10 Billion Days & 100 Billion Nights book cover

And people say the Japanese can't write utterly insane sci-fi...

Author Ryu Mitsuse

Things You Might Like

  • Plato is written as pretty likable
  • Interesting concept of the future of humanity
  • Mystery abounds
  • Plenty to work out for yourself

Things You Might Not Like

  • Plenty to work out for yourself
  • “Interesting” concept of the future of humanity
  • Really, really bloody weird
  • Treads the line between dense and unreadable


Ryu Mitsuse’s 10 Billion Days & 100 Billion Nights is a super-weird and an example of high sci-fi. Only read if you’re willing to work.

3 out of 5 Cryo-Sleeping Prophets

Aaron Simon


What do Jesus, Siddhartha Gautama, and Plato have in common? If your answer is ‘They happen to be time-traveling representatives of an ineffable power that may or may not be responsible for dark energy,’ then you’ve got a lot in common with the author of 10 Billion Days & 100 Billion Nights, and may I humbly suggest that you go on a very lengthy vacation.

It’s a rare occurrence that leaves me scratching my head the entire time I read a novel, and this book happens to be one of those times. Now, let me clarify that: It’s a good scratch-your-head. The artistic, writerly kind that’s—thank God—not obnoxious as all Hell.

See, the book’s about something that’s… well… I can only explain it in terms of a video clip from Scanners.

[head explosion]

It’s a thinky concept, hinging mostly on mystery. The author attempts to weave Atlantis into the ancient astronaut theory, and from there, brings in such different concepts as dark energy and just a hint of wormhole travel.

Yeah, you could say it’s almost as if the guy with the hair from Ancient Aliens on the History Channel teamed up with Stephen Hawking to write a science fiction novel.

With such an abstract concept (and trust me, if I could distill it into something more concrete than ‘wormholes and dark energy—also religions figures,’ I would), you might be concerned that the novel is a rough read. And, as I mentioned above, you’d be right.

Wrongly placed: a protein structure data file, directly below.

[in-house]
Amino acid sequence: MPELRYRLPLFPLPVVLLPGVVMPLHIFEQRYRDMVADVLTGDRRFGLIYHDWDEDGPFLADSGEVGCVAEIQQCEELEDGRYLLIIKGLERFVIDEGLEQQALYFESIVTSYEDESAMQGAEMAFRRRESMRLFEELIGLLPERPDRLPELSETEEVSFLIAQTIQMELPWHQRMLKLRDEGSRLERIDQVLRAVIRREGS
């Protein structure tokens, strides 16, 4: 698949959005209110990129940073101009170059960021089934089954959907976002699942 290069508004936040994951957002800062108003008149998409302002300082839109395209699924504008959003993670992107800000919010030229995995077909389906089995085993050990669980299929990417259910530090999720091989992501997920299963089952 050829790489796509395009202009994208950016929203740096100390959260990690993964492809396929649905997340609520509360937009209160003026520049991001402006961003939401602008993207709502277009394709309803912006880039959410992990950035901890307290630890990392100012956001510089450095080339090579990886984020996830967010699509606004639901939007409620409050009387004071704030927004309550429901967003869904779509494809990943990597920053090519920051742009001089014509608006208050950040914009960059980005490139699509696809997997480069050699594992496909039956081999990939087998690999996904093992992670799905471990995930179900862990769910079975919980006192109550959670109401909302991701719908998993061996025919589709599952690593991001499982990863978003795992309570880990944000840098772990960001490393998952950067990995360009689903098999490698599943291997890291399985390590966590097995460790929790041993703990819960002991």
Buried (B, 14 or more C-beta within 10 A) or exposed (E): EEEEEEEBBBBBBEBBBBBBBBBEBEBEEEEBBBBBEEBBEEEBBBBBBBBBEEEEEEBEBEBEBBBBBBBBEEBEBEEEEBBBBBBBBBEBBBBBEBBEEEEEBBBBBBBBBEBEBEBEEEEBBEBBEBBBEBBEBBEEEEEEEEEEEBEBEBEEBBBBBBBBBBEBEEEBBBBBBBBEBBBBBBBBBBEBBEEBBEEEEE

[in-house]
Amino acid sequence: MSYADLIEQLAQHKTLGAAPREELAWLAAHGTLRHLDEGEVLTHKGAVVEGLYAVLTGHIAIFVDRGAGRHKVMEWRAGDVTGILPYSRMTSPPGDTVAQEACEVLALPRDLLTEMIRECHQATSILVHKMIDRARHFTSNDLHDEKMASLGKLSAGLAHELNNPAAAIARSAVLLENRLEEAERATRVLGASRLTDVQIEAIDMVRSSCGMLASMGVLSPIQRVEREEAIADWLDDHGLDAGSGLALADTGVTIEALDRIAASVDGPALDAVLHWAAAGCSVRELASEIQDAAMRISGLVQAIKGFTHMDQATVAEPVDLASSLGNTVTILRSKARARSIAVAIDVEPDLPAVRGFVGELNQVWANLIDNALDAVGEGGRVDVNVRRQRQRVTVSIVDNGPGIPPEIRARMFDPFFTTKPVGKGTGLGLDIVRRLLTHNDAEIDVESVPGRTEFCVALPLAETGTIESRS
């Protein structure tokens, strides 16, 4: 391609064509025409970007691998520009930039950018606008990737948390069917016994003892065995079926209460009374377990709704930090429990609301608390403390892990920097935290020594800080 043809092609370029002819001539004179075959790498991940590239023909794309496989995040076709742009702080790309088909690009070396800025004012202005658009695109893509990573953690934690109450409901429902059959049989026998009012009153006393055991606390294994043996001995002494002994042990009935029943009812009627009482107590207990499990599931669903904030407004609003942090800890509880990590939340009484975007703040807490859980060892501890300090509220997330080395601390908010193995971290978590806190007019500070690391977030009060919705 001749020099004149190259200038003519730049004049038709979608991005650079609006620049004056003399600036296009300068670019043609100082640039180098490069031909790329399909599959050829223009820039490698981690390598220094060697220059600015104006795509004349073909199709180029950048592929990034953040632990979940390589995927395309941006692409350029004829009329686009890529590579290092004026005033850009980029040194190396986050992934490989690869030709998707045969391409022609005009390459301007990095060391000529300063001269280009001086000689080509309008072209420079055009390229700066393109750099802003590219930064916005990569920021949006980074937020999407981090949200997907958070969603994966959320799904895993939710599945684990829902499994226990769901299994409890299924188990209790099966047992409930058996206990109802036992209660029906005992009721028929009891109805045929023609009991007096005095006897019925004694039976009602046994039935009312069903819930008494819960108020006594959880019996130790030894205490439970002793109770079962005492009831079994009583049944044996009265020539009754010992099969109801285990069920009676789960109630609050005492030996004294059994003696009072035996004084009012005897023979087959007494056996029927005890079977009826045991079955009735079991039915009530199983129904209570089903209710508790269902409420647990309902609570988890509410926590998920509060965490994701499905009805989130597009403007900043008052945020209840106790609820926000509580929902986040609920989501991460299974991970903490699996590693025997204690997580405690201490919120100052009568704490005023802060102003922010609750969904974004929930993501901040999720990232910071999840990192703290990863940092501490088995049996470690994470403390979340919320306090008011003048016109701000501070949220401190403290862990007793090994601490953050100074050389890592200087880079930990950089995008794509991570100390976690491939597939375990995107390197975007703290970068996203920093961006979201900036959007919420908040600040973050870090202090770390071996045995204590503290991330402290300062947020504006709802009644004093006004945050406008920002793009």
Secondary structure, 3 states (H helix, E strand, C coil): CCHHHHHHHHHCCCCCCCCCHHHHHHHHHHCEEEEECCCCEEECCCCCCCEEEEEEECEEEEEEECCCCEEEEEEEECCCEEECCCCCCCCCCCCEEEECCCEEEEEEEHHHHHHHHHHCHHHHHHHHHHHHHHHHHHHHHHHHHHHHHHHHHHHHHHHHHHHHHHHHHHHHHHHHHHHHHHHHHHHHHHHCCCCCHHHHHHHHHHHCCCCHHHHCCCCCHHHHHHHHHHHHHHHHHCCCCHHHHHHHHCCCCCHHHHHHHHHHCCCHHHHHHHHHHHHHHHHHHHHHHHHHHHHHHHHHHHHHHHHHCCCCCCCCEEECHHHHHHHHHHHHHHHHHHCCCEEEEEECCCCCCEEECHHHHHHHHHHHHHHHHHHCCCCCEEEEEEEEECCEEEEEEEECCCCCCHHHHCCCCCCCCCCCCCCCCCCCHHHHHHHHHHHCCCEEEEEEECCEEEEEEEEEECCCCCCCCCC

This is some pretty dry sci-fi, even considering all of the laser-y and space-y bits in it. I mean, the book takes place in several different dimensions, several different time periods, and plays around with the established canon of religion and philosophy. It’s biting off a whole lot.

So does it succeed? Does Ryu manage to turn Siddhartha, Plato, Jesus, and what I can only assume is an incarnation of Shiva into protagonists and antagonists, and from there, into characters that drive a plot?

Kind of. I think the problem we’ve got in the novel is that the scope is so massive, and the concepts so far beyond the layman’s knowledge, that it becomes difficult to connect with the characters. Instead of thinking, ‘How are they going to handle this situation?’ you’re thinking about what the hell Ryu means by throwing out all of these weird future-tech terms at you—not to mention the concerns you may have developed about what took place in the space of, oh, three thousand years.

(Not to mention wondering if the mysteries Mitsuse is writing about have been chipped away by astrophysicists in the time since the novel was written. That’s a concern with sci-fi, too. Consider the fact that a lot of 20th Century sci-fi is somewhat laughable by its timeline alone.)

Throwing a curveball at the reader from the get-go is a pretty big gamble. Your narrative has to be weird enough to make sure that the reader gets immersed in the twist, but not so weird that the reader gets distracted by trying to figure out what’s going on.

Take, for example, Dune by Frank Herbert. The time scale is 10,000 years into the future. Humanity’s spread through the galaxy. Yet—yet—Herbert’s characters are relatable. (Probably because of the stunted nature of space travel. Wormholes, there are not.) There’s a lot to be confused about in the Dune universe, but, for the first novel at least, it’s all easy to figure out.

So, I don’t know if it’s because of the unique problems of a Japanese – to – English translation, but this book is massively dense and labyrinthine. It’s not bad. I wouldn’t say that. It’s just purposely anti-readable. Which can be a good thing.

(Man, don’t you hate those times where you’re totally smack dab in the middle of two points of view of the same book? Bloody ambivalence, amirite?!)

To summarize: Dune, this ain’t.

Buy, Rent, or Pirate? Rent. (NOTE: Bullet Reviews does not condone piracy; if you pirate art, then you’ll be stuck in a shelf and watched over by a giant crab god for all eternity.)

Buy 10 Billion Days & 100 Billion Nights from Amazon today


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